October 5, 2007

Taking Care Of Our Own

In our nations, our most vital resource is being threatened. The resource the determines who we are 20 - 30 - 100 years from now. What we as parents, uncles, aunties, grandmothers, grandfathers have a responsibility to instill our teachings, guidance, and identity in. This resource has a history of attacks, from Residential Schools to the 60's Scoop, to modern day government services. This wealth needs urgent action, as citizens in our nations, to act in responsibility to our nation. We must be the ones who take care of our children, the wealth of our nation.

The tactics of assimilation on our children go back to the first incursion; residential school. Beginning in 1885 with the pass of the Indian Act, the Church and Federal government worked to bring down our nations. It was a move to assimilate the children into good Christian Aboriginal Canadians. A whole new generation of indians that did not know their language, their culture, their identity. Mixed with severe racism, pedophilia, and physical abuse, it lead to decay almost all social foundations in our villages. Family ties, personal wellness, spiritual connection, governance, all began to fall crumble. This lead to a serious effect of family bond being broken and multiple social problems all related in someway. It reigned in our lands for almost 100 years. Residential Schools were by far the strongest attack on indigenous in this land.

The next wave of assimilation wasn't taking the Indian out of the child, but making sure the "Indian" just never existed at all. It began a wave of child snatching by the Provincial government. In the name of "helping", and "protecting", thousands of children were abducted, and purposely placed in non-Indigenous homes, mostly White. In many cases, these children would be removed hundreds of kilometers from their native home. The tactic moved into raising these children with good wholesome Euro-Canadian values in White homes. With no connection to their homes, their people, their identity, these would have to battle their way back into their homes, through racism, prejudice and own self-hatred for being something they could never change. This was a massive blow because now we have a generation of adults who are returned to their communities and knew little or nothing about their nation. Another strike in assimilation and colonization.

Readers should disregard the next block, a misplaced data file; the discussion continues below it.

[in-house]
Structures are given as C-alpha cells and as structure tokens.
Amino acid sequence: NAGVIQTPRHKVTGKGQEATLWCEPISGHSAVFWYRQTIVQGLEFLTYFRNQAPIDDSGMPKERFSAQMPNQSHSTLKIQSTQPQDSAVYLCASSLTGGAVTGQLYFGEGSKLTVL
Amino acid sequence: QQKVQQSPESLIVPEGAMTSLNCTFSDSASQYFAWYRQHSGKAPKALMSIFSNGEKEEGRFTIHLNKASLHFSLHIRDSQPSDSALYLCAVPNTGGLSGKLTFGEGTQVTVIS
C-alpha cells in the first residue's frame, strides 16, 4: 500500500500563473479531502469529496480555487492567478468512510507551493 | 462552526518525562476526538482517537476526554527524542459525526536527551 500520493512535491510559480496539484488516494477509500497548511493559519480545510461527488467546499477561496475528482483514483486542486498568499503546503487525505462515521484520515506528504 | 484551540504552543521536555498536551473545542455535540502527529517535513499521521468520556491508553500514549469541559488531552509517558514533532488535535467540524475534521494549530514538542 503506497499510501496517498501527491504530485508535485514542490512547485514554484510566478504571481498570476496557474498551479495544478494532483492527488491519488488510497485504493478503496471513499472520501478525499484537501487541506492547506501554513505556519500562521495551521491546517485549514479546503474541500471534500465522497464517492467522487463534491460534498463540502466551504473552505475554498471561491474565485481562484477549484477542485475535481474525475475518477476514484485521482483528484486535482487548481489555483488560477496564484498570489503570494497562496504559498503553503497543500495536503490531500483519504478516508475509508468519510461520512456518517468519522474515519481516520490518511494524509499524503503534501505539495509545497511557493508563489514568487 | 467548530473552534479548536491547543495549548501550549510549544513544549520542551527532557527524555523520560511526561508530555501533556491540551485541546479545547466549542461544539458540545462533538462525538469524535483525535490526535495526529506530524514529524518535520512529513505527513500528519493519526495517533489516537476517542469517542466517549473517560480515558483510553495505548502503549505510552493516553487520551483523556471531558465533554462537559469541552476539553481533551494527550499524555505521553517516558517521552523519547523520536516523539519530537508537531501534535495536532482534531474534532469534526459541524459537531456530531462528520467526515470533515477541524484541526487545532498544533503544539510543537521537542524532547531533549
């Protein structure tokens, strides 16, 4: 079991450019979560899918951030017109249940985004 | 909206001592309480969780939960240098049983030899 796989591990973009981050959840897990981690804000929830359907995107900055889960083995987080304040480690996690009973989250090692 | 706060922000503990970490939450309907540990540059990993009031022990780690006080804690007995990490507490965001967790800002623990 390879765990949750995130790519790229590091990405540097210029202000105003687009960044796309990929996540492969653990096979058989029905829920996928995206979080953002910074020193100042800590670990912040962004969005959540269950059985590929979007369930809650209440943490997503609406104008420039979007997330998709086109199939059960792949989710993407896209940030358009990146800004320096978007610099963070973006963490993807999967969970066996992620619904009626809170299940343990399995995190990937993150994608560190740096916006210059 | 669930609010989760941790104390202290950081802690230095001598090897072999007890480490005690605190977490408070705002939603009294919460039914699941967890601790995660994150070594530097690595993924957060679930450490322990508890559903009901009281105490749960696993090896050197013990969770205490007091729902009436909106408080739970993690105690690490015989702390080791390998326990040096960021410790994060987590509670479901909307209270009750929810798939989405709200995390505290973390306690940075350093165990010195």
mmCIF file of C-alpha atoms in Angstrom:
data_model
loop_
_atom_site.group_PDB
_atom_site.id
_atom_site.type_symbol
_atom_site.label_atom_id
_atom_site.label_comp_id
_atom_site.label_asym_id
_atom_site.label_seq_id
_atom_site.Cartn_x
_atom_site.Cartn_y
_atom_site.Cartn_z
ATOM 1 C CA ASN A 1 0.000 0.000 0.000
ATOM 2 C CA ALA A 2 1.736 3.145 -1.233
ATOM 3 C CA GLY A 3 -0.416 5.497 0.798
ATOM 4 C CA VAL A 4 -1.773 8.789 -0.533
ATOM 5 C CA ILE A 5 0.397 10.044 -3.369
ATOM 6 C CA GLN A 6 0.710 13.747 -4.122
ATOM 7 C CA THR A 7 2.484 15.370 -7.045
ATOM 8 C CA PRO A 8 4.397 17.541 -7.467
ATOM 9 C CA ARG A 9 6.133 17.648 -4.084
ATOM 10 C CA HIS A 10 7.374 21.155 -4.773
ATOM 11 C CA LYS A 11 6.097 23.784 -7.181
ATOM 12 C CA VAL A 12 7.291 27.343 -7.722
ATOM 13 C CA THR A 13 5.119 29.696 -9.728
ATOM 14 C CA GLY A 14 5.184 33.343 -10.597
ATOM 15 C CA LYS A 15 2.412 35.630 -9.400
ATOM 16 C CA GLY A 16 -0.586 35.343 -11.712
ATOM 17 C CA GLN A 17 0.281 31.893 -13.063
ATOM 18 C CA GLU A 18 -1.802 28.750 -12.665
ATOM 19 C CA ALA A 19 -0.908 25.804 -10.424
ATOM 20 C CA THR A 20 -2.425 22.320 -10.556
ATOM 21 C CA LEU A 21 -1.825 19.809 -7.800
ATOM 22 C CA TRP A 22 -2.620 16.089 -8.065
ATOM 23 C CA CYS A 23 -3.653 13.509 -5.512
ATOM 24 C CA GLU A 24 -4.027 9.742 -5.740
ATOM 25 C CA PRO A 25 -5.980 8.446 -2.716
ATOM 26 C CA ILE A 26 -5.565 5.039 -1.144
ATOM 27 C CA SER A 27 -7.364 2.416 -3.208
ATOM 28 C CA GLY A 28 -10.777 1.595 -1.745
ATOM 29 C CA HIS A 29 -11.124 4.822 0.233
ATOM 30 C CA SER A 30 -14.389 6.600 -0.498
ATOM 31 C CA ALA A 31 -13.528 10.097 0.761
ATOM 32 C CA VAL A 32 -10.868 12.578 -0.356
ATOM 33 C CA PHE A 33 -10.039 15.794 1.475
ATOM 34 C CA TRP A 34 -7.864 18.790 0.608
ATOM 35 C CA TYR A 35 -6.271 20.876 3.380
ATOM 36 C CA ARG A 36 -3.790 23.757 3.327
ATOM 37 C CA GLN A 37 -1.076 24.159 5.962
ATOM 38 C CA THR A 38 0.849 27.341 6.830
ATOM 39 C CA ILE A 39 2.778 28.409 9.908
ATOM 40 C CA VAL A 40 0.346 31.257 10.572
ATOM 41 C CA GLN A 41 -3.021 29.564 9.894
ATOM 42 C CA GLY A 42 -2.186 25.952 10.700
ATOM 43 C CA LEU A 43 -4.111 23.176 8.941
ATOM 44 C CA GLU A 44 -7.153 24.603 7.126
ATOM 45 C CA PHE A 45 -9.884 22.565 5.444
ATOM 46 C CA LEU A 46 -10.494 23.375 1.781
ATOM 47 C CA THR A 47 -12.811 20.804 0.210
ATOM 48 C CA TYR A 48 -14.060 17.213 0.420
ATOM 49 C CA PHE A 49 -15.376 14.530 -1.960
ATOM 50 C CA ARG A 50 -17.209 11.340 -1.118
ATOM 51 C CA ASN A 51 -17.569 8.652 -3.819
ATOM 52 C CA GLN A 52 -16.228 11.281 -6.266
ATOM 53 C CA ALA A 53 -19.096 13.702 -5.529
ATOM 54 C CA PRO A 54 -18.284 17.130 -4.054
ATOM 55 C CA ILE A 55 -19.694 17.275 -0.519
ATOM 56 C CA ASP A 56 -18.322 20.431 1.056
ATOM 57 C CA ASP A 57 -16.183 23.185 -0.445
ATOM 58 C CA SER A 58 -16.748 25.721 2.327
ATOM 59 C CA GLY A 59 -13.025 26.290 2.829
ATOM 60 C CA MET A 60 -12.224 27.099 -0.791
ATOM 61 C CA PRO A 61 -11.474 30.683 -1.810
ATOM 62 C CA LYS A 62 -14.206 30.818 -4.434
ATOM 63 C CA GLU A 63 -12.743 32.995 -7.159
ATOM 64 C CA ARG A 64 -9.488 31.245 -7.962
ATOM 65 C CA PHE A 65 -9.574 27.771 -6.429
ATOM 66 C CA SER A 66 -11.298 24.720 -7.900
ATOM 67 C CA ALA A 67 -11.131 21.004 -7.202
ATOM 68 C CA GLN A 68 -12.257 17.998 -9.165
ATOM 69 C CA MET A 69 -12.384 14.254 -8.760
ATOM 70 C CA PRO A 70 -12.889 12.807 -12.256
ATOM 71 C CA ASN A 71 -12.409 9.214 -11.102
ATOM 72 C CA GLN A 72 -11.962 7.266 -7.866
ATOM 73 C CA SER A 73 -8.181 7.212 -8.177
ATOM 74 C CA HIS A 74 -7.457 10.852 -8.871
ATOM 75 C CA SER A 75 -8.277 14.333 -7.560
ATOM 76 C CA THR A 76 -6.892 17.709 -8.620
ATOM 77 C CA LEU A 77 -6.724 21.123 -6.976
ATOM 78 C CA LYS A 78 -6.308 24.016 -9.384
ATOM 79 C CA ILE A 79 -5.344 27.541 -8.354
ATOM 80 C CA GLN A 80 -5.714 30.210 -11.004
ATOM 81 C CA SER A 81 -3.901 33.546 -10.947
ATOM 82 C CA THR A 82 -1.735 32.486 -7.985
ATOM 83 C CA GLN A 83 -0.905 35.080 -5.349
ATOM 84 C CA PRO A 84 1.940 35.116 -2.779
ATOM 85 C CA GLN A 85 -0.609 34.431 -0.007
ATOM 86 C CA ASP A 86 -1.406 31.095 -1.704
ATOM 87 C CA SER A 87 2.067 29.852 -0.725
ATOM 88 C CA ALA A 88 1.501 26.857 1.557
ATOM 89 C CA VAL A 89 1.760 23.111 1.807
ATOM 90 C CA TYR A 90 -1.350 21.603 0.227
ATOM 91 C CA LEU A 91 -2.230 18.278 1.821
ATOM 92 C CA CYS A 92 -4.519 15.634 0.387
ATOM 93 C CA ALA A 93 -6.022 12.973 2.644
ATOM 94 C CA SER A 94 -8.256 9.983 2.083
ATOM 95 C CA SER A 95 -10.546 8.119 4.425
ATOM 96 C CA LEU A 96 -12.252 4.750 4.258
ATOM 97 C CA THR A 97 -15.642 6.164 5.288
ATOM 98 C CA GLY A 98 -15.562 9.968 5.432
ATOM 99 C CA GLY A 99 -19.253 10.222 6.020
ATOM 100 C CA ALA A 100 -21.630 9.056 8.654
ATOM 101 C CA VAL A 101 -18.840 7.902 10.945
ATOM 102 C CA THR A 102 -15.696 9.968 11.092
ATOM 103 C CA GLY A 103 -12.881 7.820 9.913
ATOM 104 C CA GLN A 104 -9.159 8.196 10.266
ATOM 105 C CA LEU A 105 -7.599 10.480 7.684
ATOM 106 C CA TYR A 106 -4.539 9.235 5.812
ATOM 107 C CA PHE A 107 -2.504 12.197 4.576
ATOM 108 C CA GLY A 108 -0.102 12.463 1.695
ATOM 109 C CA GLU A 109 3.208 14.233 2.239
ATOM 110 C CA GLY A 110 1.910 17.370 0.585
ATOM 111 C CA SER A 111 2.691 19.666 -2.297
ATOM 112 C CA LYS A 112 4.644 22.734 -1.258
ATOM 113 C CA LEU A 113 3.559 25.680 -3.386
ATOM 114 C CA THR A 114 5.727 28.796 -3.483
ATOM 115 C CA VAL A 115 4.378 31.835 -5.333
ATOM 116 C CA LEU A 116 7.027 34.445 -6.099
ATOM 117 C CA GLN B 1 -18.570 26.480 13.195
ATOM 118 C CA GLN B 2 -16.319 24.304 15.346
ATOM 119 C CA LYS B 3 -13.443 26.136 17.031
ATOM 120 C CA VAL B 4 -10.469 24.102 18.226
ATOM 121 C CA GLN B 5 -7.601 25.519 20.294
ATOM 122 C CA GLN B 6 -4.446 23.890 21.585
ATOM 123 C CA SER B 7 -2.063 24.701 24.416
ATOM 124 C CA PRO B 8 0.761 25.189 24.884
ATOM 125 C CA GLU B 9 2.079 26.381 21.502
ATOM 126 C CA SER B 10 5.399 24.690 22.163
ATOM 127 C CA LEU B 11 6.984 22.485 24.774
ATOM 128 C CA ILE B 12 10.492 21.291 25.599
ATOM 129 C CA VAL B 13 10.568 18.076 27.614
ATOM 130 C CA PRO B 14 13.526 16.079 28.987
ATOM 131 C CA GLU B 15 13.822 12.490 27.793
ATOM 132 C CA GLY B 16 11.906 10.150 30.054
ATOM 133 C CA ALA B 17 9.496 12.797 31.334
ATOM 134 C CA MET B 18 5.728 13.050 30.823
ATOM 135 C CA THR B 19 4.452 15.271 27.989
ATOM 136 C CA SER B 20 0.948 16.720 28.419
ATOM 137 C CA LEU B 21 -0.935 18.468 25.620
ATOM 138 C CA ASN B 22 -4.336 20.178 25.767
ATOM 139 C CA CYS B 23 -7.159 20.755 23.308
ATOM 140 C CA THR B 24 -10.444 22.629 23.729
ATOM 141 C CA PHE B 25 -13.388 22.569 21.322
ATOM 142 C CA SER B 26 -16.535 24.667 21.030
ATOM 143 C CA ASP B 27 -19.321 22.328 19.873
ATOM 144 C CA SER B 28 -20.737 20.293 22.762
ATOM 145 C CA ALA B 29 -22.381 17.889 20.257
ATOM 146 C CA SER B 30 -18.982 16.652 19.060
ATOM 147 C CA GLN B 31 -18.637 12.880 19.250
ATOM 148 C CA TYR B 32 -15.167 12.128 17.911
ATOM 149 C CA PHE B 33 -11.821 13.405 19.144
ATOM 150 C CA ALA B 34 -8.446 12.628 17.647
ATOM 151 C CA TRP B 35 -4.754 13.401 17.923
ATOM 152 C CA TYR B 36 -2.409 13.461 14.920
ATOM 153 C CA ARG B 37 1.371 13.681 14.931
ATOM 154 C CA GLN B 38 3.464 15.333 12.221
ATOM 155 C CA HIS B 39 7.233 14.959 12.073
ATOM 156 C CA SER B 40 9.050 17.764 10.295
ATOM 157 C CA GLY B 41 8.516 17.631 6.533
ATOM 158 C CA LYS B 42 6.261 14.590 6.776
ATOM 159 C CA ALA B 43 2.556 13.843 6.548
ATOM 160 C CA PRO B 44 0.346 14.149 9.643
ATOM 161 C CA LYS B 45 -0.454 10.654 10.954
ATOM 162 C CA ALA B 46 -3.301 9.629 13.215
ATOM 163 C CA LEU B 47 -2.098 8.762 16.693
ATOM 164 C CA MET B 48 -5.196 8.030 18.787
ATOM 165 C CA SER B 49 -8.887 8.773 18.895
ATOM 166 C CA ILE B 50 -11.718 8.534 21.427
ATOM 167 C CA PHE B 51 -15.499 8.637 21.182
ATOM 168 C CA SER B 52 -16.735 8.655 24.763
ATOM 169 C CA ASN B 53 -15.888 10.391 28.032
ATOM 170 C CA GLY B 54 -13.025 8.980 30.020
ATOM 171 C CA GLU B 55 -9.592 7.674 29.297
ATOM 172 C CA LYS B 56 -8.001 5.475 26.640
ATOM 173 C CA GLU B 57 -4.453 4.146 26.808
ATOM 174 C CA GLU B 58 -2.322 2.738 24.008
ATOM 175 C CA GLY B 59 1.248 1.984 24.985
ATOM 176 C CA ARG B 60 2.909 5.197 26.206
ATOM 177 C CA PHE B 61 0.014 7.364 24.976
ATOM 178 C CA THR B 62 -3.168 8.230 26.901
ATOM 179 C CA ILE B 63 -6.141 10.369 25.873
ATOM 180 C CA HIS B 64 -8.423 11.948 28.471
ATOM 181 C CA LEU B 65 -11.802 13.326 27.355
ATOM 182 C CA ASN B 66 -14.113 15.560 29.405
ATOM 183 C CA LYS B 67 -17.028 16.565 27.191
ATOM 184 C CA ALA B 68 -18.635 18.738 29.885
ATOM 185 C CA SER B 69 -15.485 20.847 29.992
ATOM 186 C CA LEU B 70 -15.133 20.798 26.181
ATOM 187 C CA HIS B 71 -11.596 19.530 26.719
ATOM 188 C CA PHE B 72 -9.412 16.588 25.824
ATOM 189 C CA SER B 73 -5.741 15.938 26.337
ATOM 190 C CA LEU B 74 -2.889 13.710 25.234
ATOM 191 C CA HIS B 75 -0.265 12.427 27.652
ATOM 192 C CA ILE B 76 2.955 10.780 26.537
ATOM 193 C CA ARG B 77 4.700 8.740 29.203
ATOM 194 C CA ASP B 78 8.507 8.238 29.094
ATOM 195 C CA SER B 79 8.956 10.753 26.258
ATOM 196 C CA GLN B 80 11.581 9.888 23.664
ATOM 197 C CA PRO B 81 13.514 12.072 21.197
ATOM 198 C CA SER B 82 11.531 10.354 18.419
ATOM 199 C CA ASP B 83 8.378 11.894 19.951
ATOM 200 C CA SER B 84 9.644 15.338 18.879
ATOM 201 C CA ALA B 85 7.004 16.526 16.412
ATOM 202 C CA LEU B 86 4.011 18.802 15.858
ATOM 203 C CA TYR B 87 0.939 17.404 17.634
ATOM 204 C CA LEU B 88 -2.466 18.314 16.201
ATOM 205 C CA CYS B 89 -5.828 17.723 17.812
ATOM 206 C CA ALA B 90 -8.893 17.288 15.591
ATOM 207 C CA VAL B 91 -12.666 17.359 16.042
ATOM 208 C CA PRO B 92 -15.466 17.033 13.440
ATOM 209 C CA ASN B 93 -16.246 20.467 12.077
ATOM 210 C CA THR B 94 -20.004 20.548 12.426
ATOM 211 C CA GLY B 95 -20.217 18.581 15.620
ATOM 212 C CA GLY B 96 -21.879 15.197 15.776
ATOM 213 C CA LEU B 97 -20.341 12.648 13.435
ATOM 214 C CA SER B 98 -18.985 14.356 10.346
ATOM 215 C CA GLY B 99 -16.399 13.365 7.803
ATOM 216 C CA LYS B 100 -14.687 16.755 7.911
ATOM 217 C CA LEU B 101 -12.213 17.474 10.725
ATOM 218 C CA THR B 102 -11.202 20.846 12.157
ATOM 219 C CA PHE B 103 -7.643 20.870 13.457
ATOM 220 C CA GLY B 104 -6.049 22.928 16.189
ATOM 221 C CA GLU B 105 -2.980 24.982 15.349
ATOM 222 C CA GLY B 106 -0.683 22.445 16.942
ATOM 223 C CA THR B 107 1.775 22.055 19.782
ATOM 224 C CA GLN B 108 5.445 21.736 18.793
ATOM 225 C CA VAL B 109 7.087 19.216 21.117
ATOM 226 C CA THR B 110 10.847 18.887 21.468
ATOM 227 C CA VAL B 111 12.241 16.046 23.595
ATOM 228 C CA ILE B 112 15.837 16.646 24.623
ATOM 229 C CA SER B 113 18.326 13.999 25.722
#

Right now in 2007 another similar patriarchal attack is being made on our children. With more children in Provincial care then the 60's Scoop and Residential School combined, we are leading to a massive group of indigenous children, more then before, who again will be assimilated and even less connected to their nations. It will lead to majority of our indigenous people being assimilated and colonized, with a weaker link to their homeland. Without a people connection to their culture, their land, their title, it leads to a strong case of land theft, infringement of indigenous rights, and a death to indigenous cultures. This issue of Child and Family Services isn't in the past, it's right now.

At a recent gathering I attended, the issue of taking care of our children was in discussion. It was largely uninspiring, with the overshadow of Ministry folk, and Social Workers, and even less community members present, it became a mind boggling frenzy of, "Who is this event really for?". It began as an opening to understanding the issues about the social degradation in our nations, cooped with the historical trauma of residential school, it turned into "Let's educate the Social Works?". It a mix of storytelling by a number of our elders, a victim of the 60's scoop and a presentation by the Ministry on the standing of Child Care with indigenous children. By the end of the day, most of my people had already left.

The conference continued on for another day, and another 3 day conference/retreat is set for November. The second part of this initiative to "train and educate" the social works in Skwxwu7mesh "culture, values, and traditions".

I choose not to attend the second day because I could expect similar occurrences in the meetings.